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16 Cards in this Set

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1. The United States has the death penalty, a penalty that is outlawed by the European Convention on Human Rights. When US Attorney General Eric Holder travels to an ECHR signatory country, is he subject to civil or to criminal charges on this account?
US did not sign
According to articles 33 & 34, cases can only be brought against High Contracting Parties. Since the US is not one of these, Holder would not be eligible. This is Restrictive Immunity, acting in the function of the state. Death penalty is not one of the crimes that is subject to Universal Jurisdiction. In IL few things are subject to non-signatories – sovereignty really valued.
2. What is A4 paper and what does it represent?
A4 Paper is the standard letter format for every country except the US Canada and Mexico. It is the ISO standard paper size. Very efficient. It represents a world wide movement towards standardization of norms, as well as the US refusing to go with the flow. Close to functionalist ideal. Globalization since 1980s
3. What crimes can the ICC prosecute? Under what circumstances?
The ICC has jurisdiction over 4 crimes: Genocide, War Crimes, Crimes, Against Humanity, and Agression. Can only hear a case if a country can’t prosecute, not if it chooses not to. Controversial because nationals of non-signatories can be prosecuted. Weakness of international bodies. It is usefull in that it eliminates jurisdiction struggles and reduces victor’s justice.
4. Does Williams College Museum of Art’s continued possession of the Assyrian reliefs violate the Convention on Cultural Property?
Countries promise only to take appropriate steps to recover and return any such cultural property imported after the entry into force of this Convention in both States concerned. The reliefs were acquired in 1851, and the treaty went into effect in 1972, so its not a problem. Difficulty with retroactivity, desire not to piss off the powerful countries if you want to get anything actually done
5. Draw one possible UPU-compliant international postage stamp for the country of Mauritius, and draw one noncompliant postage stamp.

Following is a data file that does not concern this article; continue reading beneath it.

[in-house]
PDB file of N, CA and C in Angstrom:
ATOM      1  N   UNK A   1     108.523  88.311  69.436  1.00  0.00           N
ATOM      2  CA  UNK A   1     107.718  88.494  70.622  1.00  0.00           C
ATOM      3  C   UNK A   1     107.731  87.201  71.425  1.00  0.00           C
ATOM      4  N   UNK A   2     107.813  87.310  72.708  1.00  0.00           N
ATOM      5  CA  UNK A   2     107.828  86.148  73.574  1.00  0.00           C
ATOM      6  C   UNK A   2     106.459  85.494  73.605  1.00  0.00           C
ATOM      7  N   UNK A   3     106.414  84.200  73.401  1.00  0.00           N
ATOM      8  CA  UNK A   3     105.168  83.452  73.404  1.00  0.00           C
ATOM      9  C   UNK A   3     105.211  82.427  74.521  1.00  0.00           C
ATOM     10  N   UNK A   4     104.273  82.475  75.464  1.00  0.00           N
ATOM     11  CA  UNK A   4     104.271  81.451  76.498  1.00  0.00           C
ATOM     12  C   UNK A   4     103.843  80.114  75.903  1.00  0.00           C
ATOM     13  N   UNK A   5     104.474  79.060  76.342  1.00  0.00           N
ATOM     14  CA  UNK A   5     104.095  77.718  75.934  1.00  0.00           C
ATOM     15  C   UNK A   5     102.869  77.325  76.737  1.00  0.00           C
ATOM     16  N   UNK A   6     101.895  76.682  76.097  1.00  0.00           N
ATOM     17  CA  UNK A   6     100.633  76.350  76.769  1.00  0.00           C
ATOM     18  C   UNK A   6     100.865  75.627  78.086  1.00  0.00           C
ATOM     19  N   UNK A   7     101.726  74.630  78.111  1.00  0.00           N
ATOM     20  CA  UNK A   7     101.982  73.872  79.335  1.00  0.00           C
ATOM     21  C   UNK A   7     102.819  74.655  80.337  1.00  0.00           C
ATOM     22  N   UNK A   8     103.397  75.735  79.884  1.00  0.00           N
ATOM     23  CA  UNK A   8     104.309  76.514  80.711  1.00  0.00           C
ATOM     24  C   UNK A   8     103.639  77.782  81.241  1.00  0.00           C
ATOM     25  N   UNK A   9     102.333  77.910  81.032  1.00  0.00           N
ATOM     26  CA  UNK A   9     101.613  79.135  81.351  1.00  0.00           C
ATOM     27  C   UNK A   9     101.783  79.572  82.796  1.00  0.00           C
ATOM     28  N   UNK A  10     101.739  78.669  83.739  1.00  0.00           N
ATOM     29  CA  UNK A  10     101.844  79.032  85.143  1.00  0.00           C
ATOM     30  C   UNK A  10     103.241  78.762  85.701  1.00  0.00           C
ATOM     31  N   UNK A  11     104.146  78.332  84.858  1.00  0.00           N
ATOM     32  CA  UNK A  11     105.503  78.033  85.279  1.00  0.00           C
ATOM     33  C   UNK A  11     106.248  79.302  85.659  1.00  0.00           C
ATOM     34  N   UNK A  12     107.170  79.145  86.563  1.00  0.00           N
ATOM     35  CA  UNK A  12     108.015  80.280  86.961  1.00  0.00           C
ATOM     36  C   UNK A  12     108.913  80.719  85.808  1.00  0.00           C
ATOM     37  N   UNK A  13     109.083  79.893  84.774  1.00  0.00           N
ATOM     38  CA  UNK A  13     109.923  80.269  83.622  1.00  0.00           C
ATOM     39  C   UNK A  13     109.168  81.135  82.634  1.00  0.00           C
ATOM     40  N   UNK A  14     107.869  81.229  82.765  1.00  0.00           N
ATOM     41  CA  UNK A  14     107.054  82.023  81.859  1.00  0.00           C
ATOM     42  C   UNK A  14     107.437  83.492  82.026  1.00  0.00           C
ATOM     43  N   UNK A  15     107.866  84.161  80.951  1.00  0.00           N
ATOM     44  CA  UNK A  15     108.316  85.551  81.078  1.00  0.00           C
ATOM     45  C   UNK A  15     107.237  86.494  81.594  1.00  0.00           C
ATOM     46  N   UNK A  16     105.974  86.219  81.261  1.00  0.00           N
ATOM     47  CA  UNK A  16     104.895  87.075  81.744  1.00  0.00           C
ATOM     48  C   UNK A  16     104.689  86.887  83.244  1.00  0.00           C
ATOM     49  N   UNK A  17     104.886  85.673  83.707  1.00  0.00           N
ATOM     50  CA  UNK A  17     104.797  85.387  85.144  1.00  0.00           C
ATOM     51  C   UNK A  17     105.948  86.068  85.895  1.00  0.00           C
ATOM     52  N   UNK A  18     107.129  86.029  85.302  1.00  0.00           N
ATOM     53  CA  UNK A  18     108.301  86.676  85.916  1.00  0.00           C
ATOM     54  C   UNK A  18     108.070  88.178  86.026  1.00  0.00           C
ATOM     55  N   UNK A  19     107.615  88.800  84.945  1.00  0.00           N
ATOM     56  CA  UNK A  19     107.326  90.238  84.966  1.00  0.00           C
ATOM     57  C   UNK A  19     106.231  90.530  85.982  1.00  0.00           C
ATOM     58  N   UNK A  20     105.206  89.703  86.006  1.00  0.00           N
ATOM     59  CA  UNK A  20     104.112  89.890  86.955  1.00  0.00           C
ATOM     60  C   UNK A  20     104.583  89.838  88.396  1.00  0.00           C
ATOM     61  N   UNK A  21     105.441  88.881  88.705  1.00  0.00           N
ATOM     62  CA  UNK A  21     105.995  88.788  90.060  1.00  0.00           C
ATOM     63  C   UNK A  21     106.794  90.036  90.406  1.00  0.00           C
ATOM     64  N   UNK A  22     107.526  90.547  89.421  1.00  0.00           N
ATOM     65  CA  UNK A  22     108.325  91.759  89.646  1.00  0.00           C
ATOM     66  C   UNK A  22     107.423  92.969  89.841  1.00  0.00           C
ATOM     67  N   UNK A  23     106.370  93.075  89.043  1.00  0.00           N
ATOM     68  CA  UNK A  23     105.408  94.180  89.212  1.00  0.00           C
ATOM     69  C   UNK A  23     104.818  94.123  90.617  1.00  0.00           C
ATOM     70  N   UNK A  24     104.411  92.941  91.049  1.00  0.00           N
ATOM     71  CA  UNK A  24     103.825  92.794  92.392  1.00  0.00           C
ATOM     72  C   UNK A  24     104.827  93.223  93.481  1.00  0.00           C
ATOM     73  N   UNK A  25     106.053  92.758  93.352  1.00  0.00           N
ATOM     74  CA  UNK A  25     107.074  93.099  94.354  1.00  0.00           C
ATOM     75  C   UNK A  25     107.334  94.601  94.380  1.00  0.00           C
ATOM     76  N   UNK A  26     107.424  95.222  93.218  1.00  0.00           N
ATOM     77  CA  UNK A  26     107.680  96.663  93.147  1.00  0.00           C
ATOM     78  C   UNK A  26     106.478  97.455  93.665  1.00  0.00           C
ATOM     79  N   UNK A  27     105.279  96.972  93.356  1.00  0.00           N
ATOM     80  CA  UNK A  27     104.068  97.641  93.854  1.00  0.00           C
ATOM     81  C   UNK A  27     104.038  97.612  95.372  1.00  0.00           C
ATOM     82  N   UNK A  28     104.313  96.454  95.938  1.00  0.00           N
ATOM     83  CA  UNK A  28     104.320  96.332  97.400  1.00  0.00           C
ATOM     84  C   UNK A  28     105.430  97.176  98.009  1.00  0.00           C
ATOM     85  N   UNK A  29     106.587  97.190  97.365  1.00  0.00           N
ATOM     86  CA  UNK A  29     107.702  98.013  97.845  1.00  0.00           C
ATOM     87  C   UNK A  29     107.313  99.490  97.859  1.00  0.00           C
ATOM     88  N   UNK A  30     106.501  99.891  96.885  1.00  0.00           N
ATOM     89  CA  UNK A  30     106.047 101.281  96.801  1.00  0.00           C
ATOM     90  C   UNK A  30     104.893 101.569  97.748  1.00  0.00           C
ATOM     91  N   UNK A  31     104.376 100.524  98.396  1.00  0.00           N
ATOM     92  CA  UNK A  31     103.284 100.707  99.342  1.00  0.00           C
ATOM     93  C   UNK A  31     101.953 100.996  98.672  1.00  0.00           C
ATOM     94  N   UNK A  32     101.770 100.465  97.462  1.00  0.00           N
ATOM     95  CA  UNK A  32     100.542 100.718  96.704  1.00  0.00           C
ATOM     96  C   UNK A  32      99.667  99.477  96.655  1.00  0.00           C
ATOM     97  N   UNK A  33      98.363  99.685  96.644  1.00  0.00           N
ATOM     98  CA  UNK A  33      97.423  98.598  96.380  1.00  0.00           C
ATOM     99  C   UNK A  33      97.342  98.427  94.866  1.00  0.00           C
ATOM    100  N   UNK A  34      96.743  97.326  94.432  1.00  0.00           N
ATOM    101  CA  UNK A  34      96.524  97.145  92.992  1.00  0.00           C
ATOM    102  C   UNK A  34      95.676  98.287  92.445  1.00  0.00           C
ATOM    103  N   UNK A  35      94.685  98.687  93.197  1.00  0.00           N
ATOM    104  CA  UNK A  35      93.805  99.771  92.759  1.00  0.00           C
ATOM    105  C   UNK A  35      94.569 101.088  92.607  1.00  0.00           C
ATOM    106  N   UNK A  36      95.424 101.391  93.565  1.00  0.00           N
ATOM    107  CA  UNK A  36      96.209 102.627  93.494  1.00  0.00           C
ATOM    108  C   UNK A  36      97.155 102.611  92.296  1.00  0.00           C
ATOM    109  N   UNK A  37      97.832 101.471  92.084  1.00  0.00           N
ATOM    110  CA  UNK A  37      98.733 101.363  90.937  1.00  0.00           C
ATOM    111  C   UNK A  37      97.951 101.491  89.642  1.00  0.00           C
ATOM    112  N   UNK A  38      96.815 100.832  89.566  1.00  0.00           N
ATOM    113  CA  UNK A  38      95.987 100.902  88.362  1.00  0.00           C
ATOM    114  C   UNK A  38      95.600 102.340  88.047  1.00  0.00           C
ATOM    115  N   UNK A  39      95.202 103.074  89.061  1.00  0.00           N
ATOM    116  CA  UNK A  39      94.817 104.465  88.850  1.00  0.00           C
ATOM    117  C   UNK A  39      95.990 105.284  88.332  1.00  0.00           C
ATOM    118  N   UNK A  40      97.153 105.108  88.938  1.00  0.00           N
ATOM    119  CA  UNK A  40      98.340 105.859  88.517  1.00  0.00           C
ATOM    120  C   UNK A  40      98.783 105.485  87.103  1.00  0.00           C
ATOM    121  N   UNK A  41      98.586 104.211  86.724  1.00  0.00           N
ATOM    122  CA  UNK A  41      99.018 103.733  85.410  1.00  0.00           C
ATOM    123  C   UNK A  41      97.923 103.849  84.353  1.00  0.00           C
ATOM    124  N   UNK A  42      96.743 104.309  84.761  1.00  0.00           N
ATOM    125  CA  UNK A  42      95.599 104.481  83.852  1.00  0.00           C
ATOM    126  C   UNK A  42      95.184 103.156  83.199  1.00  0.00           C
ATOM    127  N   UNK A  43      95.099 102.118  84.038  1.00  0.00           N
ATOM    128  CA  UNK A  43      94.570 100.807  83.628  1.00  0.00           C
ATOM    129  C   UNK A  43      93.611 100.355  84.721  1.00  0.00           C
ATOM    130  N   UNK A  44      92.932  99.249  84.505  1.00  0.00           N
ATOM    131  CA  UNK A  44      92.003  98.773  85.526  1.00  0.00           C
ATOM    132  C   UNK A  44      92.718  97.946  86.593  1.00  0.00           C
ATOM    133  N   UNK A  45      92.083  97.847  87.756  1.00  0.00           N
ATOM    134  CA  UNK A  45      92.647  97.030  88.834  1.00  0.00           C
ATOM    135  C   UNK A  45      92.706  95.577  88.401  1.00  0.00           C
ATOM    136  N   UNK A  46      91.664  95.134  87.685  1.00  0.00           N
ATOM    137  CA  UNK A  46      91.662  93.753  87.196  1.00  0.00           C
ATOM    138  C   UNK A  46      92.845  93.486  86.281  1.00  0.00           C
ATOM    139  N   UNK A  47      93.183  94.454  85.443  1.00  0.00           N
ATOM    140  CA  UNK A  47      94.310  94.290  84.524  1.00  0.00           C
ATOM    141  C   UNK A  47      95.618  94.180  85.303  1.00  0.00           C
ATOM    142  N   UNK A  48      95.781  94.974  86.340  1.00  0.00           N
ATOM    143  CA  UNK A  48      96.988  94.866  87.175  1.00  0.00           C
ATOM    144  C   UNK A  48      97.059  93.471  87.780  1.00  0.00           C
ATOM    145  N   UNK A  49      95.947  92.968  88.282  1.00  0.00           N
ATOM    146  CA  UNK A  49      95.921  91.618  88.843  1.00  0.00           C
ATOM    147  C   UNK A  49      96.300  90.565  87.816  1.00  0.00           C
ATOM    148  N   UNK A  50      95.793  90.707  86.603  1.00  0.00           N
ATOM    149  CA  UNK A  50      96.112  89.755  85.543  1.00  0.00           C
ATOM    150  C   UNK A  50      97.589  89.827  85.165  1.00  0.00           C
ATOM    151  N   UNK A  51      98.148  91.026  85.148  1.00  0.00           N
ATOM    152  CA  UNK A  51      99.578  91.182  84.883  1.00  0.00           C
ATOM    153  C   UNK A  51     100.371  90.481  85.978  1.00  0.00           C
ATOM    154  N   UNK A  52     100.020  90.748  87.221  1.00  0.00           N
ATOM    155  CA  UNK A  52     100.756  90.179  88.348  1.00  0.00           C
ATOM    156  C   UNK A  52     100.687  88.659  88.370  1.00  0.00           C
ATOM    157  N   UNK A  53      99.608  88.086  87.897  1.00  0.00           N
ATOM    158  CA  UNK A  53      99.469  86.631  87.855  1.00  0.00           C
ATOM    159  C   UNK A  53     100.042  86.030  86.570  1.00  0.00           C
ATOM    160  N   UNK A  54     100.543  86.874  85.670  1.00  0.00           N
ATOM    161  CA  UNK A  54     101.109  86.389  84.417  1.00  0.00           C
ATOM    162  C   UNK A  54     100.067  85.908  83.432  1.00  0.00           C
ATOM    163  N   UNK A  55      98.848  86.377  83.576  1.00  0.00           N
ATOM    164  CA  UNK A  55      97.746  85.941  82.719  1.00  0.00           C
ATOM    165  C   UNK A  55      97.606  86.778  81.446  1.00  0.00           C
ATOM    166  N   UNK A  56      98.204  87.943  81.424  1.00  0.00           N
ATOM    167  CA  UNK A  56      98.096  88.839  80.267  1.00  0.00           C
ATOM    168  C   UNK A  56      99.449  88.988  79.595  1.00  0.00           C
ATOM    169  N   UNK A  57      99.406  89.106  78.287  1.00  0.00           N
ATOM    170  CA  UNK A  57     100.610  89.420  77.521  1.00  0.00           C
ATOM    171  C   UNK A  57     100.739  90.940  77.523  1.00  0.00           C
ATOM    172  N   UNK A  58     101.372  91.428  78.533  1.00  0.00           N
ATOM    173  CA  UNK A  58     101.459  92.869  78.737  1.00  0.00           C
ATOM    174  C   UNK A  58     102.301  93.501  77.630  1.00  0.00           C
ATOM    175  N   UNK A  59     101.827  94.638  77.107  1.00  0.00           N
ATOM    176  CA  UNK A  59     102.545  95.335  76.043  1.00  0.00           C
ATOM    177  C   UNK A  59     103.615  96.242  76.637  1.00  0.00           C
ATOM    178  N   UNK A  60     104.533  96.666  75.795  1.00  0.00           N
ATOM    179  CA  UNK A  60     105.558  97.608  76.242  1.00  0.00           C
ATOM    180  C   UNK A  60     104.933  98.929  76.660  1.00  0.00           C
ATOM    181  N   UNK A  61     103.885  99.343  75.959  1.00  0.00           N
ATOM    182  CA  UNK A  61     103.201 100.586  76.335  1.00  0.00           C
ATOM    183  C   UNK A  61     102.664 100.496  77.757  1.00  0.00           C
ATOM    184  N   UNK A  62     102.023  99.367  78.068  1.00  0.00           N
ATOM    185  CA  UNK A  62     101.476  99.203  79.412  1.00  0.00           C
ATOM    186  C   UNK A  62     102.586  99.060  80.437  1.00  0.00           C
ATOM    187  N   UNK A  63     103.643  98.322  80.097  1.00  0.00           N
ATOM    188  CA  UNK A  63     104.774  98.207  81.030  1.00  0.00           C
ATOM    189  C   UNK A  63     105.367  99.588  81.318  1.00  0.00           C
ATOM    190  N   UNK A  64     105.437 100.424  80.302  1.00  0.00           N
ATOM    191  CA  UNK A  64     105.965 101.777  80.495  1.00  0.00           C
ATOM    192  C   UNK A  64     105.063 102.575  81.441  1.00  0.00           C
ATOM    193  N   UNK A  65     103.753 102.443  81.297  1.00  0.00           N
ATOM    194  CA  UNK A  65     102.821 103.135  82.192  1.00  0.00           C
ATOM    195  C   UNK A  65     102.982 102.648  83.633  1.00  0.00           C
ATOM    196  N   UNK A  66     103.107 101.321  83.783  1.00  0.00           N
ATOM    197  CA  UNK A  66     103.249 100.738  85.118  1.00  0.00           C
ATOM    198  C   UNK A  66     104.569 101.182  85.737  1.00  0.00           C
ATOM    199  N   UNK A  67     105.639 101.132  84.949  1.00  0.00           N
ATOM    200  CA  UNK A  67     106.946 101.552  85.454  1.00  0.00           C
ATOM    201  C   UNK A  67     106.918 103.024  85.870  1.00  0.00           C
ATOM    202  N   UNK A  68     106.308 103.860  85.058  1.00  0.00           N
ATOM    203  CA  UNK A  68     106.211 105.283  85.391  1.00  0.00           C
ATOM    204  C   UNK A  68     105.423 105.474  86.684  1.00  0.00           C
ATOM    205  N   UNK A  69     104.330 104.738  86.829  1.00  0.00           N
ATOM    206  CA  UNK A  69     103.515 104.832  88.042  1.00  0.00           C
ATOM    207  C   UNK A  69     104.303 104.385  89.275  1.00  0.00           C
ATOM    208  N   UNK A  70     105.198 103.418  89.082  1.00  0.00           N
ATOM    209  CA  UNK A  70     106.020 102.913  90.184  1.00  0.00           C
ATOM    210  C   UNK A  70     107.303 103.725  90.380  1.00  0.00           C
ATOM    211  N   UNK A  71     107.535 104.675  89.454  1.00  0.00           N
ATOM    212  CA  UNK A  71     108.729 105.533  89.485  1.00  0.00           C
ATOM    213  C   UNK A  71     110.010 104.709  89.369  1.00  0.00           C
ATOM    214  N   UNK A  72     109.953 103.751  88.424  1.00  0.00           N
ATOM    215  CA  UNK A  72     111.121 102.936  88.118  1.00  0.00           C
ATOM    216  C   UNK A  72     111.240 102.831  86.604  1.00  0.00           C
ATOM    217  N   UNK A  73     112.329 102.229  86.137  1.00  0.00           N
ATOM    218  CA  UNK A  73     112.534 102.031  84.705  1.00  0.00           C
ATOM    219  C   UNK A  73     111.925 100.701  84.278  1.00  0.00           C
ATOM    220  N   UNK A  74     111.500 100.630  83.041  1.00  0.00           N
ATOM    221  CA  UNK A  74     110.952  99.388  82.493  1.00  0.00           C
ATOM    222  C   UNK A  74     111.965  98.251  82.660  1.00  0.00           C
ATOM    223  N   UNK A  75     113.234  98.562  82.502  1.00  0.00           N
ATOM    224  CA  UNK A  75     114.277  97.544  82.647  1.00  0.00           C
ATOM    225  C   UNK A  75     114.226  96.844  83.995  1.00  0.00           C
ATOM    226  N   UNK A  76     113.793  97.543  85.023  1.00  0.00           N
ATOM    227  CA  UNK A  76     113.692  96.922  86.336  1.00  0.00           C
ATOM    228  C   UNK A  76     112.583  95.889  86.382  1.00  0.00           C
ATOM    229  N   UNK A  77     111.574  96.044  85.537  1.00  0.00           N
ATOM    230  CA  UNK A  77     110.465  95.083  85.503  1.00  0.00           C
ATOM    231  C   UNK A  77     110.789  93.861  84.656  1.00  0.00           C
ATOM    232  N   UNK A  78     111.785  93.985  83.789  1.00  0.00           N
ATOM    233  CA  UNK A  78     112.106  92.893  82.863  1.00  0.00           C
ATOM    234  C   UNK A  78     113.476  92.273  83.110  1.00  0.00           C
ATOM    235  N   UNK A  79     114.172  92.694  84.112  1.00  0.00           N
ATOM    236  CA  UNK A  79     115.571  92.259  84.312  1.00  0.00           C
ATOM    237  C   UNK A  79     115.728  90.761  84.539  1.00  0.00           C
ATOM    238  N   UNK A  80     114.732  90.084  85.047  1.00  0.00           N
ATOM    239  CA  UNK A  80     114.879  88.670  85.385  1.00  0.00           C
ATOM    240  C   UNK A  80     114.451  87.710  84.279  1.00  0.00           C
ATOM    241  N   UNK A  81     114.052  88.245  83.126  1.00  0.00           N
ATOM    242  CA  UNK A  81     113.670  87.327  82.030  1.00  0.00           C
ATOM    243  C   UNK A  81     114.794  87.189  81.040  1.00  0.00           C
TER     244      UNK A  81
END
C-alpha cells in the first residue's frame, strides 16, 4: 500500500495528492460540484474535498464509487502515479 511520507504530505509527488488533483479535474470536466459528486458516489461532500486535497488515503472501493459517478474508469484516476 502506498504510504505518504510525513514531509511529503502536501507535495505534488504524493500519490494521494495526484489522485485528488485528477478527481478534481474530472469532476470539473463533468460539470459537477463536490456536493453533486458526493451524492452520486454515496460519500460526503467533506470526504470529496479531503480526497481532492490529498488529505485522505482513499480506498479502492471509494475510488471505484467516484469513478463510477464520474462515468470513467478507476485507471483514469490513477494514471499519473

Price in numerals
Poste (Postage) in roman letters
Name of country in latin letters (England=one exception)
Portrait, bust, numeric design, pictoral
Closely linked to cultural identity of the country
Should not be offensive
Functionalism, power of the West
6. Why were some reservations to CEDAW accepted by the treaty’s other parties while other reservations were rejected?
Some made reservations about the ICJ solving disputes. Others objected so long as it didn’t conflict with Sharia law. Reservations with regards to Articles 2 and 16 deemed impermissible. These concerned equality of women under the law and with regards to marriage and children. Specifically vague objections because don’t know what it will do. In international law reservations are acceptable when they are not incompatible with the object and purpose of the convention. This was established in a 1950 ruling by the ICJ, and is frequently a question in IL.
7. What is “the responsibility to protect”? Is it international law?
an emerging norm, or set of principles, based on the idea that sovereignty is not a privilege, but a responsibility.[1] RtoP focuses on preventing and halting four crimes: genocide, war crimes, crimes against humanity, and ethnic cleansing, which it places under the generic umbrella term of, Mass Atrocity Crimes.[2] The Responsibility to Protect has three "pillars".1. A state has a responsibility to protect its population from mass atrocities,
2. The international community has a responsibility to assist the state if it is unable to protect its population on its own.
3. If the state fails to protect its citizens from mass atrocities and peaceful measures have failed, the international community has the responsibility to intervene through coercive measures such as economic sanctions. Military intervention is considered the last resort.
Brings into question sovereignty rights. Countrys who proscribe to the notion of RtoP – we respect your sovereignty b/c it is necessary for self-determination. If people in country are being slaughtered, don’t have right of self-determination. If a country is not protecting its people, then its sovereignty does not need to be protected. Also shows how big a deal genocide is.
8. What rights do foreign ships (merchant, military, pleasure craft) have inside another country’s territorial waters? In their inland waterways?
A nation is free to set laws and regulate the use of its internal waters. There is no right of innocent passage. In the territorial waters, everyone has the right to innocent passage. Even submarines can come thtough if they are above water, or do not stop. Merchants are under the jurisdiction of the flag they wave. Military ships have complete immunity with regards to what is going on on their ships. In both cases, they have the right to be in a place where order is maintained. This is the duty of the state that owns the water. They may not pollute/broadcast/fish in someone else’s territorial waters without permission. These are based on very old traditions, so it shows how IL relies on the ways of the past.
9. What international laws affect the treatment of “boat people”?
Duty to render assistance does not apply to them bc put themselves in situation. Nations don’t want to accept them so they go into International waters to try and intercept them and send them back. Impose wet ankles laws haven’t made it until ankles dry. If they reach the country entitled to have their claim for asylum heard. Countries don’t want to bother. Follow letter, not spirit of law.
10. What did Executive Order 5 (2009) do?
The Bush administration had essentially refused to go along with IL in the realm of torture. They interpreted pain and suffering as organ failure. Essentially allowed torture. Obama revokes this virtually as soon as he steps into office. Common Article 3 of the Geneva conventions now back in effect. Step towards US being more of a team player in the world. End of a dark era for USA.